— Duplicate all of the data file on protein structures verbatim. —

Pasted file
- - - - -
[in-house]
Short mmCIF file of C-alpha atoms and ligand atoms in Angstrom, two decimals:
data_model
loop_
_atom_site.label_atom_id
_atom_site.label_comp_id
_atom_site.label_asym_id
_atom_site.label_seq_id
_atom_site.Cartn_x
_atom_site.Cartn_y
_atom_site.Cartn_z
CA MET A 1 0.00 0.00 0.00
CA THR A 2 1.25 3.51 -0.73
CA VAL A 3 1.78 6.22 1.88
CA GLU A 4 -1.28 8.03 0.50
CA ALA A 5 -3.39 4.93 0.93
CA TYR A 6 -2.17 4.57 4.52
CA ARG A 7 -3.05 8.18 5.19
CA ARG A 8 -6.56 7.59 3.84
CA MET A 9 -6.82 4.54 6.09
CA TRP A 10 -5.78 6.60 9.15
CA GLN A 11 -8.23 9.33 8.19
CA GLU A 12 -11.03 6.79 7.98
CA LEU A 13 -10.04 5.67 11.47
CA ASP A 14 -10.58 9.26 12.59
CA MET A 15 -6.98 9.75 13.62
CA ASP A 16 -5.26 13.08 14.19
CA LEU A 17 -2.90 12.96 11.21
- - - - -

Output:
[in-house]
Short mmCIF file of C-alpha atoms and ligand atoms in Angstrom, two decimals:
data_model
loop_
_atom_site.label_atom_id
_atom_site.label_comp_id
_atom_site.label_asym_id
_atom_site.label_seq_id
_atom_site.Cartn_x
_atom_site.Cartn_y
_atom_site.Cartn_z
CA MET A 1 0.00 0.00 0.00
CA THR A 2 1.25 3.51 -0.73
CA VAL A 3 1.78 6.22 1.88
CA GLU A 4 -1.28 8.03 0.50
CA ALA A 5 -3.39 4.93 0.93
CA TYR A 6 -2.17 4.57 4.52
CA ARG A 7 -3.05 8.18 5.19
CA ARG A 8 -6.56 7.59 3.84
CA MET A 9 -6.82 4.54 6.09
CA TRP A 10 -5.78 6.60 9.15
CA GLN A 11 -8.23 9.33 8.19
CA GLU A 12 -11.03 6.79 7.98
CA LEU A 13 -10.04 5.67 11.47
CA ASP A 14 -10.58 9.26 12.59
CA MET A 15 -6.98 9.75 13.62
CA ASP A 16 -5.26 13.08 14.19
CA LEU A 17 -2.90 12.96 11.21